It has been a while since I’ve written a post. I’ve been pretty committed to a new job I started at the start of the year. I need to find more positive outlets and return to doing the things I enjoy in my down-time. I hope to do more tinkering on side projects and giving back to the community.
The cover image for this post if for our pup, Alfie! He’s a beagle and we will be bringing him home in a couple of weeks.
In this post I want to show you how PowerShell and C# stack up against each other with their cold start times in Azure Functions.
A quick recap of Azure Functions if you’re unsure:
- Serverless computing (“less servers” © Jeff Hollan)
- Scalable cloud resources where you can execute given code to perform a task on a schedule or trigger, e.g.:
- A website backend API that interacts with internal resources or third party APIs
- Trigger a script to run when a new VM is created in Azure
- Send an email or Teams notification with a given message fed via HTTP POST request
- If you want to learn with more examples, check out these resources:
What is a cold start? A cold start is the process of a function starting up and completing the task. The painful fact here is that if your function is left idle for some period of time, e.g. 15 or 20 minutes, the process of the function is stopped until it is called again. The latency the user experiences calling your function again after it has stopped is high. If the user calls your function again within the idle period, before it is stopped, the latency is low because the function is still running.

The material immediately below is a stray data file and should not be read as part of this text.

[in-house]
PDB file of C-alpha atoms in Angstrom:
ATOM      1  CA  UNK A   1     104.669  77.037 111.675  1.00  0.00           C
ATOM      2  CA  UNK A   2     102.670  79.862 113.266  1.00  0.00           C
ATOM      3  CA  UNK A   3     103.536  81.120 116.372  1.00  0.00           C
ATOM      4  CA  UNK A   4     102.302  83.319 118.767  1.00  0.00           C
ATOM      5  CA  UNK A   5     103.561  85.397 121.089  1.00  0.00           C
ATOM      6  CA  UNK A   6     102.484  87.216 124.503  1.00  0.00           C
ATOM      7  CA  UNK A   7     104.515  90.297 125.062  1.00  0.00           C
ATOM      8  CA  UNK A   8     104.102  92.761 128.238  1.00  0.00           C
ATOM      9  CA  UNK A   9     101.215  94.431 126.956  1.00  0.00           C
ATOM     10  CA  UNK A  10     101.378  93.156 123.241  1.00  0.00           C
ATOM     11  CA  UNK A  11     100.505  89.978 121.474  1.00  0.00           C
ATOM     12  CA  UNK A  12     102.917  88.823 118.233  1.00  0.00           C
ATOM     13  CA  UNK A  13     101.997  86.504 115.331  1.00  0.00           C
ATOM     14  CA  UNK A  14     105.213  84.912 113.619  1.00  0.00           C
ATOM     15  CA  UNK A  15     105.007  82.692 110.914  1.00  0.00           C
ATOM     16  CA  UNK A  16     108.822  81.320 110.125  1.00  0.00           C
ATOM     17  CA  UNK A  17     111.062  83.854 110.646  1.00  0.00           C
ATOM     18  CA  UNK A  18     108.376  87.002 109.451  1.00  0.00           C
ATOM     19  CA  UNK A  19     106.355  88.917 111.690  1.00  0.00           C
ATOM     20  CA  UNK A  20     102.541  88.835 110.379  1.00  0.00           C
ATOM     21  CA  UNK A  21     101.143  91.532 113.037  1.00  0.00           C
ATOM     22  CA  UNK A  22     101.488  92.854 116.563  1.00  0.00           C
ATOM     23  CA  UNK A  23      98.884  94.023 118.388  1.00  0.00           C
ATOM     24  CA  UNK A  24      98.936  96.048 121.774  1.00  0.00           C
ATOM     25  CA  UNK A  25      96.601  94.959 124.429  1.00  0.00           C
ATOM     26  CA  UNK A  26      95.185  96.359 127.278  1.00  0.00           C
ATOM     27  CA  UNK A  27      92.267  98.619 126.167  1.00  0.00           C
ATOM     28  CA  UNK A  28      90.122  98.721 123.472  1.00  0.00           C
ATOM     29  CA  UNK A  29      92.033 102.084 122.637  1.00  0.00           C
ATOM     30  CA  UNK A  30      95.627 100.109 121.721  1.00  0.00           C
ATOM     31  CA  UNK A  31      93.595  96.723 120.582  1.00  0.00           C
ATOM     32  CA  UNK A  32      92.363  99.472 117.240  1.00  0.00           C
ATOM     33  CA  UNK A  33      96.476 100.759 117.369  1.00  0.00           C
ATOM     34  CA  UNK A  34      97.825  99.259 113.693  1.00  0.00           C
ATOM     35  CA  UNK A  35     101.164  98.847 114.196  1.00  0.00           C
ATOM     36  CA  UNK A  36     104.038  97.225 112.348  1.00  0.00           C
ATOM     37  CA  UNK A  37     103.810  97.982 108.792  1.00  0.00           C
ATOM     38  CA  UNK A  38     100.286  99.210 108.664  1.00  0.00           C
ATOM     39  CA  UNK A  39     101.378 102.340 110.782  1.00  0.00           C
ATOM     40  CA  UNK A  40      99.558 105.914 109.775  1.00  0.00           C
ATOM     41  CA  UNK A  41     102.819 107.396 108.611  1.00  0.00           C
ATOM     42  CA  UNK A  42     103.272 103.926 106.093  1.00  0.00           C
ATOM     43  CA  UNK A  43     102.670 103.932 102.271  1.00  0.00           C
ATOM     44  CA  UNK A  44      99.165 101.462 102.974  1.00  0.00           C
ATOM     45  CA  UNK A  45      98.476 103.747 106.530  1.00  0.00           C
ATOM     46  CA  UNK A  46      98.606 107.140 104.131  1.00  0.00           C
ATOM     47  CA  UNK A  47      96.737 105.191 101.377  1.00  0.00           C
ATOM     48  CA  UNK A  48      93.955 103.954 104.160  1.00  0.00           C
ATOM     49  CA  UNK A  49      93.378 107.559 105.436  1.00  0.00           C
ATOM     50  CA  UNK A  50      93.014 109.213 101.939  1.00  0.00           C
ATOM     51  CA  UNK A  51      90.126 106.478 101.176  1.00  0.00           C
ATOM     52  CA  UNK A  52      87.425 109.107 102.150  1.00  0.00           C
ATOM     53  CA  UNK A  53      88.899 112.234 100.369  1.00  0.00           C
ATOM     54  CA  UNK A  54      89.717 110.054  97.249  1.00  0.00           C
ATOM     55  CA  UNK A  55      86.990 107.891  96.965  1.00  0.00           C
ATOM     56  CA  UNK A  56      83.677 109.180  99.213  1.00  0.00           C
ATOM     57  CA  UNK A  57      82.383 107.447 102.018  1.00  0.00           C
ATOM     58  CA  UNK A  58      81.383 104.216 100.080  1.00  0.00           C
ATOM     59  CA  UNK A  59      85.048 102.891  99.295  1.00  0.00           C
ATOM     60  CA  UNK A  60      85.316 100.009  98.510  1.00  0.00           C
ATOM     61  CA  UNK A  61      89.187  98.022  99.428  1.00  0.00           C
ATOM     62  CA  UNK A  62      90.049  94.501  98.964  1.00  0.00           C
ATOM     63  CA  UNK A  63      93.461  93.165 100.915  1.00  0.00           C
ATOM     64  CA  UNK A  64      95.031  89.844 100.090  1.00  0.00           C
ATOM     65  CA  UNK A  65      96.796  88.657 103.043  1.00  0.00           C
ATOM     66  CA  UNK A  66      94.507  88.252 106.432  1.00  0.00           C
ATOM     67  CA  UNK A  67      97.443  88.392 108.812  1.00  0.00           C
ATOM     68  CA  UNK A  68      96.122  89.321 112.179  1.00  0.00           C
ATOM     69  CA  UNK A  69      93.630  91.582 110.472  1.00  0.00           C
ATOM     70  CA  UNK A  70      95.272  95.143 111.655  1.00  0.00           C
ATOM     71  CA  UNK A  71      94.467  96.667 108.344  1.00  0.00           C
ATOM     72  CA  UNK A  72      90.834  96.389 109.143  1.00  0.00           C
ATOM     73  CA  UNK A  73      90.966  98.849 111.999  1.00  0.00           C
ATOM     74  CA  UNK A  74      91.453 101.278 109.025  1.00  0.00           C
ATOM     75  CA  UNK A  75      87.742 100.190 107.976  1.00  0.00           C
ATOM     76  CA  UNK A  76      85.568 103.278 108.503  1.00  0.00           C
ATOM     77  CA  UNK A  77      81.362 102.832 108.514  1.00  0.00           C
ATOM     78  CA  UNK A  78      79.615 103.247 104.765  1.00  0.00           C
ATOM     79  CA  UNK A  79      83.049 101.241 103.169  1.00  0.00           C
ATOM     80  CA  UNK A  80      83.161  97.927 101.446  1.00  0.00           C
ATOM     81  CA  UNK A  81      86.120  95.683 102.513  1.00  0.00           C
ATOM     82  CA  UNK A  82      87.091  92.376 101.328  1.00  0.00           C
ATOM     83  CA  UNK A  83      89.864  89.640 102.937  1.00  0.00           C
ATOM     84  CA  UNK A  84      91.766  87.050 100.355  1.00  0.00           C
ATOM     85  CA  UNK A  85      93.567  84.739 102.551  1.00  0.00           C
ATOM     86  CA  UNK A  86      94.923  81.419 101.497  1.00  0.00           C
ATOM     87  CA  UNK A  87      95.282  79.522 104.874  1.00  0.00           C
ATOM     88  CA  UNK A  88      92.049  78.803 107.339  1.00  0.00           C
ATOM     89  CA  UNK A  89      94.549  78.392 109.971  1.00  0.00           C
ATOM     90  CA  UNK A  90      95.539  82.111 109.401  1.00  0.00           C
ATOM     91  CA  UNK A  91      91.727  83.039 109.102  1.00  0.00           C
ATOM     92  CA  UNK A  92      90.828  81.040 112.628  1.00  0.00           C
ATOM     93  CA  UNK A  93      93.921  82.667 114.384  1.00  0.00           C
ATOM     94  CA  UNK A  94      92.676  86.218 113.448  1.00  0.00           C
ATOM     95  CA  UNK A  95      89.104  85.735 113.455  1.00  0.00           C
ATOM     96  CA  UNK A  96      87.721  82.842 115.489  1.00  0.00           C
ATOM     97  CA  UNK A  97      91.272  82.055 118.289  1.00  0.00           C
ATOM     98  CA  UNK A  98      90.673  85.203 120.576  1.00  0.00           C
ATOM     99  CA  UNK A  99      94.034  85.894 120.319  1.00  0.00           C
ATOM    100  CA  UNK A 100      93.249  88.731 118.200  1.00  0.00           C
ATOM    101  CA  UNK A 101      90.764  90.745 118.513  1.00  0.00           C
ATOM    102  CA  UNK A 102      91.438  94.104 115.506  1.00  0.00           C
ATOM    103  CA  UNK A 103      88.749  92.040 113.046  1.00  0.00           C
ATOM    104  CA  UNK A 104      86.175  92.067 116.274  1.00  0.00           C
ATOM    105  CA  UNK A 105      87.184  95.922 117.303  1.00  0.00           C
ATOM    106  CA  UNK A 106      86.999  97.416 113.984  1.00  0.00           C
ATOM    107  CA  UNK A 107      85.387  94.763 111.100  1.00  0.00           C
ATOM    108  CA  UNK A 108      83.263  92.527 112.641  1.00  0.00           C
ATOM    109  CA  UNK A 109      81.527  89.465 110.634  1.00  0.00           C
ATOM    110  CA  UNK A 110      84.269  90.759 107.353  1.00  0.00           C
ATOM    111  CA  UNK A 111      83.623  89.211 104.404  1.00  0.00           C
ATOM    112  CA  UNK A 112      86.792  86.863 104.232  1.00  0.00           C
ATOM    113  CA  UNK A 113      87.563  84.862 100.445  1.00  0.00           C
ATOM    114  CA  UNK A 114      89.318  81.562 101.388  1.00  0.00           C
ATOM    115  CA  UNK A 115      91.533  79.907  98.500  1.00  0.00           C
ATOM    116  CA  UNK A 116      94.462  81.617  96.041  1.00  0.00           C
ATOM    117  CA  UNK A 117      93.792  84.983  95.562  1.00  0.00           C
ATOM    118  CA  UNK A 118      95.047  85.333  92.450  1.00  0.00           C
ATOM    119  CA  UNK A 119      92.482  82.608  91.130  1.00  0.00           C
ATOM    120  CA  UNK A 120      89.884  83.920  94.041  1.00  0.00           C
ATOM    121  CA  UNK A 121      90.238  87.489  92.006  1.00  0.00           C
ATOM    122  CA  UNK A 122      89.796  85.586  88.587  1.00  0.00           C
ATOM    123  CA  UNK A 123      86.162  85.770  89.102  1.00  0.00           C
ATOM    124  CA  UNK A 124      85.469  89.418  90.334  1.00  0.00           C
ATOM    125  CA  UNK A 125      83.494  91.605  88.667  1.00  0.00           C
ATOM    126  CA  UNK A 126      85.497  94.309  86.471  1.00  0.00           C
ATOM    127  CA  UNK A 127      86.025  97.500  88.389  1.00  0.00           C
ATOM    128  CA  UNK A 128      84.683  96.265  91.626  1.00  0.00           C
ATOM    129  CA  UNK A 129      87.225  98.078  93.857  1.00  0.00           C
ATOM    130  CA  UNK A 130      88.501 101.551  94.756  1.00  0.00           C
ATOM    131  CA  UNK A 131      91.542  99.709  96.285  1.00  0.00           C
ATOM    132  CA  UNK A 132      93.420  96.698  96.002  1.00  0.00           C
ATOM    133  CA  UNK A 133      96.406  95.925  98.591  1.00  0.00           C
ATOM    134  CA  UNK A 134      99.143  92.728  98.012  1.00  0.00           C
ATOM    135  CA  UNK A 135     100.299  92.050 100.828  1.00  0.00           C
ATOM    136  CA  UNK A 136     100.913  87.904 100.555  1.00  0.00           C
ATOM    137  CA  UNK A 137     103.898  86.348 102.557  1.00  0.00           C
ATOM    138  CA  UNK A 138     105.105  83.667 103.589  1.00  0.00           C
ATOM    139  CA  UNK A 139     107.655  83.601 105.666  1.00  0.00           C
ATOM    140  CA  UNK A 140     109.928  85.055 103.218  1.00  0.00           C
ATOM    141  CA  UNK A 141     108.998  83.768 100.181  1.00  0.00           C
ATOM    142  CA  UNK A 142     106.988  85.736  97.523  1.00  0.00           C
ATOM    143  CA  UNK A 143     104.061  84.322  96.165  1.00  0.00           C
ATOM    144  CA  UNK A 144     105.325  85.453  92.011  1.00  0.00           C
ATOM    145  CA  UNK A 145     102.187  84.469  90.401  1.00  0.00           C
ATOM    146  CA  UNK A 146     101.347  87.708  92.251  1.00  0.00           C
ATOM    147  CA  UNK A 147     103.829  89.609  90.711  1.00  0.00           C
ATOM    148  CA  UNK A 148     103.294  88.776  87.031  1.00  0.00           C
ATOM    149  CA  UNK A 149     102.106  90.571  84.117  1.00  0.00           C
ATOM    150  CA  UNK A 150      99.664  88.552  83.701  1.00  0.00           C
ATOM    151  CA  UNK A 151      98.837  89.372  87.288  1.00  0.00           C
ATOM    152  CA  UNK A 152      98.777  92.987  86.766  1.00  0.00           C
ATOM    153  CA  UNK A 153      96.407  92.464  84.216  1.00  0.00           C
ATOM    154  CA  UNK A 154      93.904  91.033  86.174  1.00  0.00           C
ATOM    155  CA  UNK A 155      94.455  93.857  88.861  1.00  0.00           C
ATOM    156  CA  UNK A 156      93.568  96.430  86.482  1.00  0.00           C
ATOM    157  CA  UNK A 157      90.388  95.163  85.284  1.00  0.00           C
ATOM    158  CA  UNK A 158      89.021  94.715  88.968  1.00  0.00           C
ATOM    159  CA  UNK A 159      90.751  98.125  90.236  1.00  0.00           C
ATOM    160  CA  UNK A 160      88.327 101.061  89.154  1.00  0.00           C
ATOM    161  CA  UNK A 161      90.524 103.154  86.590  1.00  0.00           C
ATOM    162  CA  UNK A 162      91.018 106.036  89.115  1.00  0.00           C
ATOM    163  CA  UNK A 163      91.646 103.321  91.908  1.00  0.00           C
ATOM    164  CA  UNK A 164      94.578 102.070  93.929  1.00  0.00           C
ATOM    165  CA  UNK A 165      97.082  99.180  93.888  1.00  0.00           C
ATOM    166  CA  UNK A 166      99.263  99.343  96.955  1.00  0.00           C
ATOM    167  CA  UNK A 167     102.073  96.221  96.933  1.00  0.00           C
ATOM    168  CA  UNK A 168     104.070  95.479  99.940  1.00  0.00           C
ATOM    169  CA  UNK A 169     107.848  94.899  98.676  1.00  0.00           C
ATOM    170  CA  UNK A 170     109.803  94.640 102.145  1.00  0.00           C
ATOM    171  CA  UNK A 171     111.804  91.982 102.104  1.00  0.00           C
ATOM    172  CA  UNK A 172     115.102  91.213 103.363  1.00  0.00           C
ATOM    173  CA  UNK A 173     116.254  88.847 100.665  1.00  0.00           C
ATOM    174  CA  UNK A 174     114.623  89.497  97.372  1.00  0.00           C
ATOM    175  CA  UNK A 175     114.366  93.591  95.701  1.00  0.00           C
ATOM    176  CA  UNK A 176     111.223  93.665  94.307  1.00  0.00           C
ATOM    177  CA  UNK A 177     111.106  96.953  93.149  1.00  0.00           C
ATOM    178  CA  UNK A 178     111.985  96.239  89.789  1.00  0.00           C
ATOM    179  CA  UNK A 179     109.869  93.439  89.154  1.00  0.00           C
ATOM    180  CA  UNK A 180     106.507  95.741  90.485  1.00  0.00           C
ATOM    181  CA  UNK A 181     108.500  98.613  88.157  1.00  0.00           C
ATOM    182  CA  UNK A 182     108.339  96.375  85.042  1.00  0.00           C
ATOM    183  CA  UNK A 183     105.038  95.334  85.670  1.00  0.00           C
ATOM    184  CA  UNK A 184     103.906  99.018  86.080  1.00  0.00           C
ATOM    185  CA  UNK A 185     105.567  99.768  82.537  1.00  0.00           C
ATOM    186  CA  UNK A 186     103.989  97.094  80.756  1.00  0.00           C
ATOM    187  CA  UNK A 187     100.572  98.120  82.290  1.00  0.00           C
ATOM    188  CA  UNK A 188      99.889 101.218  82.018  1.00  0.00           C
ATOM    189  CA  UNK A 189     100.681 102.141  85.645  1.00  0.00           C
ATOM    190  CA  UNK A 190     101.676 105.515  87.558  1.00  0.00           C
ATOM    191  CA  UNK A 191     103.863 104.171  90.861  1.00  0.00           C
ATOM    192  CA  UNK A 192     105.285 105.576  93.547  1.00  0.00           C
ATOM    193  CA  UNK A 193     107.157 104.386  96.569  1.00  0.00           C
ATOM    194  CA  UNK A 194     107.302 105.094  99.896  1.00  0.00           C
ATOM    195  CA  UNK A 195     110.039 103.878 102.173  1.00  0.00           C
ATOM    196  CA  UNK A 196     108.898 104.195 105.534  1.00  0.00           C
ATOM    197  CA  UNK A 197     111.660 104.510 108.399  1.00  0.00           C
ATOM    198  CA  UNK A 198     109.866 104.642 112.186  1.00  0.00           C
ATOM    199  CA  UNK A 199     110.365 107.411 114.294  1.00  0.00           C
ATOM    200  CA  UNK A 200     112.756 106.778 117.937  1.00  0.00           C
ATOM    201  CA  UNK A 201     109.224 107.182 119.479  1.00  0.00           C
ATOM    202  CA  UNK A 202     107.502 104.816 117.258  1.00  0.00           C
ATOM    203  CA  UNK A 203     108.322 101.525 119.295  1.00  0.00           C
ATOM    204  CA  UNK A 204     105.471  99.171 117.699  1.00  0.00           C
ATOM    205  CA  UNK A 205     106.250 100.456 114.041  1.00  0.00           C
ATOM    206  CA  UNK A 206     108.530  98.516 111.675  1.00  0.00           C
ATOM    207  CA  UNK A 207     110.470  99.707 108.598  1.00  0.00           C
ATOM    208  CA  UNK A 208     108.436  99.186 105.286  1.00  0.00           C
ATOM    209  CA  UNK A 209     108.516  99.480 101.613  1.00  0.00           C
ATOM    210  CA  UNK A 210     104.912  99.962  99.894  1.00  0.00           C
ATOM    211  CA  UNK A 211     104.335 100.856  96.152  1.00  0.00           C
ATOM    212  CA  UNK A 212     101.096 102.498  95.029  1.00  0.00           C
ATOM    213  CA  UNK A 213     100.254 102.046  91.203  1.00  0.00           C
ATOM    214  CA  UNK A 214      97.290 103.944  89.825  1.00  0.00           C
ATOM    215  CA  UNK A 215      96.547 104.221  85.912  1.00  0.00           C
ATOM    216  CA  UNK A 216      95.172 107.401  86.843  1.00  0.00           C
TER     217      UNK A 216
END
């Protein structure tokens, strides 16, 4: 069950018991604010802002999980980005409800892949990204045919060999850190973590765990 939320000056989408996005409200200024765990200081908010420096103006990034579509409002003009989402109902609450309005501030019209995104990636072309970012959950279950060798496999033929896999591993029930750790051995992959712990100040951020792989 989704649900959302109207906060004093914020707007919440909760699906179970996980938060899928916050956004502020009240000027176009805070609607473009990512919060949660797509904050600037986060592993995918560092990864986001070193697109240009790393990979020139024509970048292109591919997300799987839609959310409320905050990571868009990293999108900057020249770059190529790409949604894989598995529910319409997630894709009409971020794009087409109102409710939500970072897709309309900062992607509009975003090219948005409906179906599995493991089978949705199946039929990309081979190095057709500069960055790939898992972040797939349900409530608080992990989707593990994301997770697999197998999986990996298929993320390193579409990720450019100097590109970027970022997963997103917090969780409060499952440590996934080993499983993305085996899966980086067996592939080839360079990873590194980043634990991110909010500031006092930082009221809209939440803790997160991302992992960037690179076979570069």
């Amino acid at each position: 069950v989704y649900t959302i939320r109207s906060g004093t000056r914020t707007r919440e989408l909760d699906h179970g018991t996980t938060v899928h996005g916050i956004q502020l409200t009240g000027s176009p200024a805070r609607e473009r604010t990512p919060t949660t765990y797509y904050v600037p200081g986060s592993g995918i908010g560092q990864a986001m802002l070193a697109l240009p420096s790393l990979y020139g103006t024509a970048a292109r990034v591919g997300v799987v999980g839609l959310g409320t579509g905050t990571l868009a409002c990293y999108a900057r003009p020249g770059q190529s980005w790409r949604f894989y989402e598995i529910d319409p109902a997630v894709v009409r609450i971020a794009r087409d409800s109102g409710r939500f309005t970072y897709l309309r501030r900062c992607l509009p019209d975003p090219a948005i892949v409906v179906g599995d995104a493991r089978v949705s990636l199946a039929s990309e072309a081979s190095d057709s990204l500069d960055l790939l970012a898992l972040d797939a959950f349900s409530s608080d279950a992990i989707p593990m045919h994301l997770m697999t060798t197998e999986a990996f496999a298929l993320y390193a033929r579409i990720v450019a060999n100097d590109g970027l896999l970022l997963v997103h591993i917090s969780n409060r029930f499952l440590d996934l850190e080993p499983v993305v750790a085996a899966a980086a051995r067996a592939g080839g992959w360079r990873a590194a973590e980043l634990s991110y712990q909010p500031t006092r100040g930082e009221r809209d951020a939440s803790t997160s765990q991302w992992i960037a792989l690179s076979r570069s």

When I send a simple HTTP request to either one, they send an email to me, from myself, using Microsoft’s Graph API, e.g.:
# Calls the C# Function App Invoke-RestMethod -Uri "https://graphapi-mail-csharp.azurewebsites.net/api/GraphAPI_Mail" # Calls the PowerShell Function App Invoke-RestMethod -Uri "https://graphapi-mail-ps.azurewebsites.net/api/GraphAPI-Mail"
I intend to run the above, a hundred times for each while recycling the Function App in-between each time to force a cold start, and see what the numbers are. This is what I intend to use to carry out the test: Compare-PSCSharpGraphAPIMail.ps1.
|Function App||Average (s)||Minimum (s)||Maximum (s)|
If you’ve been on the fence about trying C# and you consider yourself handy with PowerShell, hopefully this post has given you some motivation to at least give C# some serious thought.
I have to be honest though, writing code with C# is not as easy as PowerShell. I guess this applies to all new things but I felt a fair bit of frustration while learning C# and trying to apply it. Thankfully I work with some great people that helped me, mainly Cody and a bit of Ben too!
I immediately sense that there is a lot of ‘scaffolding’ involved to write in C# compared to PowerShell, however doing this test has given me a good insight and understanding. For an example of an Azure Function App, C# fits in well because it can ran what you want significantly quicker so if you have anything that involve some user experience, it is for sure superior.